In a review of among others a book by journalist Greg Palast, the NRC Handelsblad (considered the most important Dutch newspaper) writes on August 18th: 'In the American media landscape, loyalty and docility dominate. The lice in the fur have emigrated to the internet. The noble tradition of the American muckrakers is not dead, it is alive and well. That's the good news. The bad news is that the work of these people has been pushed to the margins of American journalism, and sometimes must even be sent abroad to be published or printed. You can still write as controversially as you please in America. It's just that it's becoming extremely difficult to bring it to the attention of Americans'.
The lonely internet journalist has nothing to do with anything or anyone. This puts a distance between the journalist and the powers that be, which makes it possible to think - and above all to act - more objectively than for example a journalist with The New York Times or NBC. These kinds of organizations function at the top on the same level as that of other elites, such as that of the governing elite. The effects of this association trickle down to the lower echelons. The independence of the internet journalist translates into the freedom to not have to maintain friendly relationships, which is necessary in the world of the major media so as to be able to come knocking again for news the next time. Journalists who are not beholden to this, and who also have no sympathy for it, are in a better position to act in the spirit of true journalism. At times they stumble over their own amateurism or gullibility, but the better ones among them leave professional journalism in their wake. Mike Ruppert and Alex Jones are examples of this. If you on the other hand practice establishment journalism - traveling in closed quarters and being dependent upon those who supply you with news - then your possibilities are limited. At that point there is actually only one way to go, and that is to follow what the news dictates. The logical result of all these limitations is that RTL-Nieuws and NOS-Journaal (the only two serious Dutch daily news programs) end up being as similar to each other as two drops of water, and at the same time it has almost become a standard career move to go from being a news program journalist to a pr-person for a politician or administration spokesperson.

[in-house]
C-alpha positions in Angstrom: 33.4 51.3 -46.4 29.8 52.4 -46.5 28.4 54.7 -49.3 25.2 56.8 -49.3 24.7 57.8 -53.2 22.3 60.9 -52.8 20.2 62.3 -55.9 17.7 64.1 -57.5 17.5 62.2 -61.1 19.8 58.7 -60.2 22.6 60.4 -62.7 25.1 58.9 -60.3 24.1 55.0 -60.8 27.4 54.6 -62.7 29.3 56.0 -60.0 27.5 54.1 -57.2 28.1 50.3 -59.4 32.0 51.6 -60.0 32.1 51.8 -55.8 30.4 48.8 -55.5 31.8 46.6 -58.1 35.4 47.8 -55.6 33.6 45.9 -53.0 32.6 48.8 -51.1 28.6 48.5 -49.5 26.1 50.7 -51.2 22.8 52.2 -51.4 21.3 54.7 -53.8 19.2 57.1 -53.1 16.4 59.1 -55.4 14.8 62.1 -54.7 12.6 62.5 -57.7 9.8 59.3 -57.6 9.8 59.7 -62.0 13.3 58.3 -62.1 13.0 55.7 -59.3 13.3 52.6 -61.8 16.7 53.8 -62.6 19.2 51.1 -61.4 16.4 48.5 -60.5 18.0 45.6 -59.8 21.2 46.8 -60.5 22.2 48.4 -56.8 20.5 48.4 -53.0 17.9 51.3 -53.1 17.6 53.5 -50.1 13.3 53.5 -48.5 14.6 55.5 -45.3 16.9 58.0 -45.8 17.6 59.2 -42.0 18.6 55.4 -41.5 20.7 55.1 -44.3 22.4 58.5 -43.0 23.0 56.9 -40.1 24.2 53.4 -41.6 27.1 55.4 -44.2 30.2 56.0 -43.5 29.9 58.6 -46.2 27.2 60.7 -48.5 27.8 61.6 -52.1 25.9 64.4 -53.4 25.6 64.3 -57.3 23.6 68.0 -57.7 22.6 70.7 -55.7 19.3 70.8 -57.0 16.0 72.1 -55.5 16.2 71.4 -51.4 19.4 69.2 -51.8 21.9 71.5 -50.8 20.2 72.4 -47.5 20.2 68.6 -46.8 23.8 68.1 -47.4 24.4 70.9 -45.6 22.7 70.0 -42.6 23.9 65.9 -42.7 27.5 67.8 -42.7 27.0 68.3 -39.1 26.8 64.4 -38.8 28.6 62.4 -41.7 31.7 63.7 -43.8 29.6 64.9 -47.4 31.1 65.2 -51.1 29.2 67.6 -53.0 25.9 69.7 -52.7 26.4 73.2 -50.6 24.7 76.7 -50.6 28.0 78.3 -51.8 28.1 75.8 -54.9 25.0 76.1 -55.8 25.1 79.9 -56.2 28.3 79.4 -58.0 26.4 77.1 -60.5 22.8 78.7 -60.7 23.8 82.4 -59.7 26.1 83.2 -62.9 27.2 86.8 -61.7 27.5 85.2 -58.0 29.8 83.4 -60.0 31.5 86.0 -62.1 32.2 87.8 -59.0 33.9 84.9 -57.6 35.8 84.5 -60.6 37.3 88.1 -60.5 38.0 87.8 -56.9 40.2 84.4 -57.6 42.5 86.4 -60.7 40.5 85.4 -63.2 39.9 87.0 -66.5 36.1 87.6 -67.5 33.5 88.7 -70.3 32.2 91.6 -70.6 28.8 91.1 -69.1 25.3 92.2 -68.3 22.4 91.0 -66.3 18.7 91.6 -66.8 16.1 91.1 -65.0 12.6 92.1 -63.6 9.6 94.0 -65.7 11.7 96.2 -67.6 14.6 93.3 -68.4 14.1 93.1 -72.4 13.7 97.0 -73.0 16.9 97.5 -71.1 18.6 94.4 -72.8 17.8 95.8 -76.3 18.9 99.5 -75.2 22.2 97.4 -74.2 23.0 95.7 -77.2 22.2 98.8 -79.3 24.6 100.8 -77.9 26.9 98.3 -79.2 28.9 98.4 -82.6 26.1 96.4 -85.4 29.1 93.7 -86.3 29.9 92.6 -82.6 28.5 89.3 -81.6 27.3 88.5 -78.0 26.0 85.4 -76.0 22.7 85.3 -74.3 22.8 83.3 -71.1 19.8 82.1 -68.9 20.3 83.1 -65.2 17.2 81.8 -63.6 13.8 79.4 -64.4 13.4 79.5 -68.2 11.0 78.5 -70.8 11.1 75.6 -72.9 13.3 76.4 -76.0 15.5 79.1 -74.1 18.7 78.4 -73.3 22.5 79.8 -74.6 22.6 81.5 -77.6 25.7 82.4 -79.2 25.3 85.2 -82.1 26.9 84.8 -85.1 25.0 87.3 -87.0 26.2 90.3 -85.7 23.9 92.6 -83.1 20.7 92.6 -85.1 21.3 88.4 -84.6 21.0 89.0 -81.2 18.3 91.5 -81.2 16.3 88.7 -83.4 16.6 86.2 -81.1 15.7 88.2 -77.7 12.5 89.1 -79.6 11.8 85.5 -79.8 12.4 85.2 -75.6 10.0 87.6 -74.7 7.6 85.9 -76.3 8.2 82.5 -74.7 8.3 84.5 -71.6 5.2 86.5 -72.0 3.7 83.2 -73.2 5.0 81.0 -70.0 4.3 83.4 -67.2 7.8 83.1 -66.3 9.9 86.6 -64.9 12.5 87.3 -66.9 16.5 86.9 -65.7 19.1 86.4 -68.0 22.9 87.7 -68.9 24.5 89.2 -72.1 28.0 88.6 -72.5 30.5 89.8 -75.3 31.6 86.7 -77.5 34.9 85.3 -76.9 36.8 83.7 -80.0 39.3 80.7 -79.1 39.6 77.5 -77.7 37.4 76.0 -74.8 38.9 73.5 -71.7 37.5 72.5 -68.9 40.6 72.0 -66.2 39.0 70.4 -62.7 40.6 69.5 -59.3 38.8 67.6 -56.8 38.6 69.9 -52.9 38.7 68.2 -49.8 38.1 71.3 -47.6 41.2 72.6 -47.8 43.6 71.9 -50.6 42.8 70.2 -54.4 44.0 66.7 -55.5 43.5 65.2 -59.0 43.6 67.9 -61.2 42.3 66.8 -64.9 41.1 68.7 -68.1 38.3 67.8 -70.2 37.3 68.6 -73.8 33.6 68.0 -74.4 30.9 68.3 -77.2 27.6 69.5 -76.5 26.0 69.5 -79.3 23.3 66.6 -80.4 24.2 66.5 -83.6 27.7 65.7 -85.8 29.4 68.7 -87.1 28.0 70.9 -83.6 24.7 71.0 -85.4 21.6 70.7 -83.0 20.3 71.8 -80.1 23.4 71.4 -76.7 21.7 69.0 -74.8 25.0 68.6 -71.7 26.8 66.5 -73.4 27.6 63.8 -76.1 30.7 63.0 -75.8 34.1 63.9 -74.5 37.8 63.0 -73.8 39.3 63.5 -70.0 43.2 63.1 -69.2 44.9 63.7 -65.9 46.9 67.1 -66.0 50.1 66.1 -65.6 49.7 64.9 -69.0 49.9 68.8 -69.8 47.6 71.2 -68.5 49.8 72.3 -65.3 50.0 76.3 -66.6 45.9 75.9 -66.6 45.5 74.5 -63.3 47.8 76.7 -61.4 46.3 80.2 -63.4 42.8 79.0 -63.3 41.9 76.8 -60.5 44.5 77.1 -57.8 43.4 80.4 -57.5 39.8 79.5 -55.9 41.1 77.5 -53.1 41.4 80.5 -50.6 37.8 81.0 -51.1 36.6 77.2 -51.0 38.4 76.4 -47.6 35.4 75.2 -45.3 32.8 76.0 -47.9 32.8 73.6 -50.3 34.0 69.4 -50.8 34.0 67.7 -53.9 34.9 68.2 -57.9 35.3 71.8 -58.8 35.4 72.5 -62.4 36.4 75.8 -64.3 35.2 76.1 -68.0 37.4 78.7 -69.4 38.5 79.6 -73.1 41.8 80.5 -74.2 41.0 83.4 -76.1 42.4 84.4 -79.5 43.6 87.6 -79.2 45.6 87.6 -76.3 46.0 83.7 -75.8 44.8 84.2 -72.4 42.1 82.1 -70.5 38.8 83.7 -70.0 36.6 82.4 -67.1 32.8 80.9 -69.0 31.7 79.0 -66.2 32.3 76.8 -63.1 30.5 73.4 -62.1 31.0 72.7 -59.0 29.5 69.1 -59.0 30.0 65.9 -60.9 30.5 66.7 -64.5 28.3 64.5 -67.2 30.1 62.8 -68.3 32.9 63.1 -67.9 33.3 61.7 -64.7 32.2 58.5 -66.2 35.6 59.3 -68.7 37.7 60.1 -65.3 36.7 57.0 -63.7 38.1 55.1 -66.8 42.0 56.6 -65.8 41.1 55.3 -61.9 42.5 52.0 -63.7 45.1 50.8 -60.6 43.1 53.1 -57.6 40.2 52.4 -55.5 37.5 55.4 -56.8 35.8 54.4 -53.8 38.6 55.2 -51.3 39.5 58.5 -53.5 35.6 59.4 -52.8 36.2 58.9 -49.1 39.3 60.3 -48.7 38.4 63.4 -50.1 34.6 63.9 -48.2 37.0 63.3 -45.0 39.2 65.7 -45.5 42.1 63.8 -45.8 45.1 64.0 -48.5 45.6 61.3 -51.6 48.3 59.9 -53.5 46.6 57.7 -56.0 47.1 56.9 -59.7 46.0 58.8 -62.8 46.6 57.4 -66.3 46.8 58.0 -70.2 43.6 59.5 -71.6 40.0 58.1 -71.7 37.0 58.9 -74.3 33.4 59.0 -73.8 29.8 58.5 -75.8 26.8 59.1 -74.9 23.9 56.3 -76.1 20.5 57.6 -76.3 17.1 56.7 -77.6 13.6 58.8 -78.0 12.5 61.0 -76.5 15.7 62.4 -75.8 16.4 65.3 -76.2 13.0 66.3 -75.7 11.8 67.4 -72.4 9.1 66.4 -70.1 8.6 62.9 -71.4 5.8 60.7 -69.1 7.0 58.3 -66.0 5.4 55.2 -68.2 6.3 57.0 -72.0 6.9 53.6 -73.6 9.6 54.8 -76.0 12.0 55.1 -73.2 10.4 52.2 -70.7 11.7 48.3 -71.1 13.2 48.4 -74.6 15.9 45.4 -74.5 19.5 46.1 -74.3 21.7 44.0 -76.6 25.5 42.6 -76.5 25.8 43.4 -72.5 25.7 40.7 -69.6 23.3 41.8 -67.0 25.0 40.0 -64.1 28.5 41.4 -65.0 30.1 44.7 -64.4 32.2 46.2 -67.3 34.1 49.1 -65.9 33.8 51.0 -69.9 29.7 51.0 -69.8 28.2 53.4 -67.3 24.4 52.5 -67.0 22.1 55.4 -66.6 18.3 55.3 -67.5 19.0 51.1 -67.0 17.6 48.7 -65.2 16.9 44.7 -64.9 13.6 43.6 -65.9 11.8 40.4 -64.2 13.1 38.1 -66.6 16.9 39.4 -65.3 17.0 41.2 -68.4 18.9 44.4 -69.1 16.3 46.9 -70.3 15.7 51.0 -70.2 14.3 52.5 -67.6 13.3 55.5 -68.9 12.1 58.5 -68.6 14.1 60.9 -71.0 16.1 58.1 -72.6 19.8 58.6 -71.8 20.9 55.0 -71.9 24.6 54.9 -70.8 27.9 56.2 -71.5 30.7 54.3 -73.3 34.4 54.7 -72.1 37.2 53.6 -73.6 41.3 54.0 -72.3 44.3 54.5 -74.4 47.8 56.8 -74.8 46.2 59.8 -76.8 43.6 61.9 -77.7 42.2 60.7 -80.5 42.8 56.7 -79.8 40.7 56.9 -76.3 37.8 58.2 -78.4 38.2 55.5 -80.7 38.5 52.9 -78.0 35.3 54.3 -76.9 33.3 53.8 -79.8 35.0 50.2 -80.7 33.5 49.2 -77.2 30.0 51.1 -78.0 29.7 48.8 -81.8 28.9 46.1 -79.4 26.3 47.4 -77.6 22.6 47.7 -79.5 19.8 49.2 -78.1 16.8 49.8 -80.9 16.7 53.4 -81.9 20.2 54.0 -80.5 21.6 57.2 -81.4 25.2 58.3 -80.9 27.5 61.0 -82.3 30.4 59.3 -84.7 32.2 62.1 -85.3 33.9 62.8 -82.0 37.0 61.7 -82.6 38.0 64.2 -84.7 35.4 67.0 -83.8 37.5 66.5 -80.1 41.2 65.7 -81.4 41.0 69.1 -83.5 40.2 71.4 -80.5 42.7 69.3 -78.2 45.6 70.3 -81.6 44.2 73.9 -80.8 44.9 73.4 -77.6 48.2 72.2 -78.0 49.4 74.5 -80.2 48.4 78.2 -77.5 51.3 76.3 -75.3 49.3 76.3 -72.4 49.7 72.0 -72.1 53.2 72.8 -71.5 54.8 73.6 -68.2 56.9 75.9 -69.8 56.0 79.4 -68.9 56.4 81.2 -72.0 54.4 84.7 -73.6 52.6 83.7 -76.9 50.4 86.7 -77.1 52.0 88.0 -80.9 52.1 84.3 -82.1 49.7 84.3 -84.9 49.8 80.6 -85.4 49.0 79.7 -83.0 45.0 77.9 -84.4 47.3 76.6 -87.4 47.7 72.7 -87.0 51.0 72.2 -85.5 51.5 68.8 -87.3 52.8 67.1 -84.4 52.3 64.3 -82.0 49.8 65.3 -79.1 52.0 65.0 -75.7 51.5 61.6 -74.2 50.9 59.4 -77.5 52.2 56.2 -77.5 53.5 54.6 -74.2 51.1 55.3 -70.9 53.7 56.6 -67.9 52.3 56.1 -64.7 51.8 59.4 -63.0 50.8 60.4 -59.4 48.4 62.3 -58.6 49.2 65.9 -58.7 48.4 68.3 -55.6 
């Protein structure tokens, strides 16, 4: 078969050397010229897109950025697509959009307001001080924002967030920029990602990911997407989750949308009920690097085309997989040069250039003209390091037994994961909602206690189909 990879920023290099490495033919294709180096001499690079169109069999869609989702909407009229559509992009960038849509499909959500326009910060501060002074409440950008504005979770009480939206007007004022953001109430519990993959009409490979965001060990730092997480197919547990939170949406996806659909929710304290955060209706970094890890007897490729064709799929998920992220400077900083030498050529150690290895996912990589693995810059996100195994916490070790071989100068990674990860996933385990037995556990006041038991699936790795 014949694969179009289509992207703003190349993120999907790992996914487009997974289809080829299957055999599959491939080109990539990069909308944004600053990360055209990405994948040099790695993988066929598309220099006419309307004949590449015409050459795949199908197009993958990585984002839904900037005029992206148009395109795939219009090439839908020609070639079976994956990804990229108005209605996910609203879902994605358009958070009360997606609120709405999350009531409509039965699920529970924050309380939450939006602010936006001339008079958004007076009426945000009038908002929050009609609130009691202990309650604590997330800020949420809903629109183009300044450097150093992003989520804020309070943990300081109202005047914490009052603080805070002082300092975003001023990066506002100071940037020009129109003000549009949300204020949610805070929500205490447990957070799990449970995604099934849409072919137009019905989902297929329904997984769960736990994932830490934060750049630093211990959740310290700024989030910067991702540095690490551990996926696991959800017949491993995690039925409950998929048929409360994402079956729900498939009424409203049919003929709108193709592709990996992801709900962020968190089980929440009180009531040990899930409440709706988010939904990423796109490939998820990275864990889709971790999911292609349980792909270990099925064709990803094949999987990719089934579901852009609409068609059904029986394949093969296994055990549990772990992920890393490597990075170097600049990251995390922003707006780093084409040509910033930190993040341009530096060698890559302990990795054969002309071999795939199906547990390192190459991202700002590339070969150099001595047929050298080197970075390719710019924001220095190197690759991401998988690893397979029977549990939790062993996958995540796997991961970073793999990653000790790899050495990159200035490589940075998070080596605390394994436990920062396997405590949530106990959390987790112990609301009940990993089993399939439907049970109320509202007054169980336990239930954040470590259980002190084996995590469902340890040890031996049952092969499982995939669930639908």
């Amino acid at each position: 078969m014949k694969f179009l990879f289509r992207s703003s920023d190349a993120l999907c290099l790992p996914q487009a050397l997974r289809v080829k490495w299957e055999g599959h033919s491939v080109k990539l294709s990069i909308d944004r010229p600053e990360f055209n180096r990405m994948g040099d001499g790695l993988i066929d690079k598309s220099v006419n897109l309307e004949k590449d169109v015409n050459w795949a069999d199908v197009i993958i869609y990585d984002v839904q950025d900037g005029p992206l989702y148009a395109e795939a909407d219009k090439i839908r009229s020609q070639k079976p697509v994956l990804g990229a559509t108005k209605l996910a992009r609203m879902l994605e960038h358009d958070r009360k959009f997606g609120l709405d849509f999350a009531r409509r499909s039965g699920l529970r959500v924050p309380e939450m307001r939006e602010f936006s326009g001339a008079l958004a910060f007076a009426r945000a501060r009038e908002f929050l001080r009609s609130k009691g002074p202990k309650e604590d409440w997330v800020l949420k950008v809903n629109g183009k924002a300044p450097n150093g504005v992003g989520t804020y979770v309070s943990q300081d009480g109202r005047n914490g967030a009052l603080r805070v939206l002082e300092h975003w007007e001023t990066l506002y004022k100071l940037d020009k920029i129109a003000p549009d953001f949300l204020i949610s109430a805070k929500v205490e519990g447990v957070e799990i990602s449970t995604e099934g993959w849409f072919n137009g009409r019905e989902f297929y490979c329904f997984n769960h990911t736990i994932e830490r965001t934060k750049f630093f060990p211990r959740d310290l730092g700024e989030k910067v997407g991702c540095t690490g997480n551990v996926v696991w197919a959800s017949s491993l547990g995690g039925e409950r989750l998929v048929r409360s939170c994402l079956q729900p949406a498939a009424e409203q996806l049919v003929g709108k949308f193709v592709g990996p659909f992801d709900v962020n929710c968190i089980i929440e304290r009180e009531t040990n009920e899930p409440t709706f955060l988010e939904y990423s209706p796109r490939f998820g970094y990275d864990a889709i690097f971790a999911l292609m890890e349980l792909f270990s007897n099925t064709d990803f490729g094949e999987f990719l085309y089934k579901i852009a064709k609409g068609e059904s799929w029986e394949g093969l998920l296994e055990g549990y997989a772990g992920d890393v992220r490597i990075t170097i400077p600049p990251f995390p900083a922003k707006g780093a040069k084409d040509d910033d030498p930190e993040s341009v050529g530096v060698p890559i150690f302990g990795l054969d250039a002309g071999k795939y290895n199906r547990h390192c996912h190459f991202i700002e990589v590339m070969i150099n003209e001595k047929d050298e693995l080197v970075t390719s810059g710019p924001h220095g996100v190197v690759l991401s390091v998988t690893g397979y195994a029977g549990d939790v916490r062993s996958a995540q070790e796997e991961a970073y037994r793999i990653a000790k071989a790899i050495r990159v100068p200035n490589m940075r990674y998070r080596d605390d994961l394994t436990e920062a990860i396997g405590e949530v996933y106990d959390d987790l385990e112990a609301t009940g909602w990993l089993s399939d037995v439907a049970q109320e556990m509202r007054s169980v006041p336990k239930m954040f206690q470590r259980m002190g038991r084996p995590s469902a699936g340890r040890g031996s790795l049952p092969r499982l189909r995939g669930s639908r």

Not only have the major media blundered in their journalistic duty regarding 9/11, but they have also misjudged internet journalism. Internet journalists were looked down upon. In most cases they didn't have the benefit of journalistic training, and were unable to draw from the network, knowledge and tradition of a large medium such as a newspaper or a TV station. But what was forgotten were the enormous resources that the modern independent reporter has at his disposal due to the ever-increasing power of search engines and the sources from which they can pull their results. This was first recognized when the major media discovered the blogs, started blogging themselves, and then created a way for readers to start blogging, such as the Dutch newspaper de Volkskrant for example. In addition to the search potential of the internet, which in theory can place an article by an internet journalist in the top ten results of a Google search directly above or below that of a reporter from a renowned media outlet, internet journalists can also express themselves in audio and video thanks to technology that is becoming cheaper all the time. For a small amount of money you can record an interview on an mp3 player, or make a video that you can then put online for nothing and share with the world. A 22 year-old man from a small town in the U.S. reached millions of people with the 9/11 documentary Loose Change, which he produced in his free time on his laptop. There are a lot of internet journalists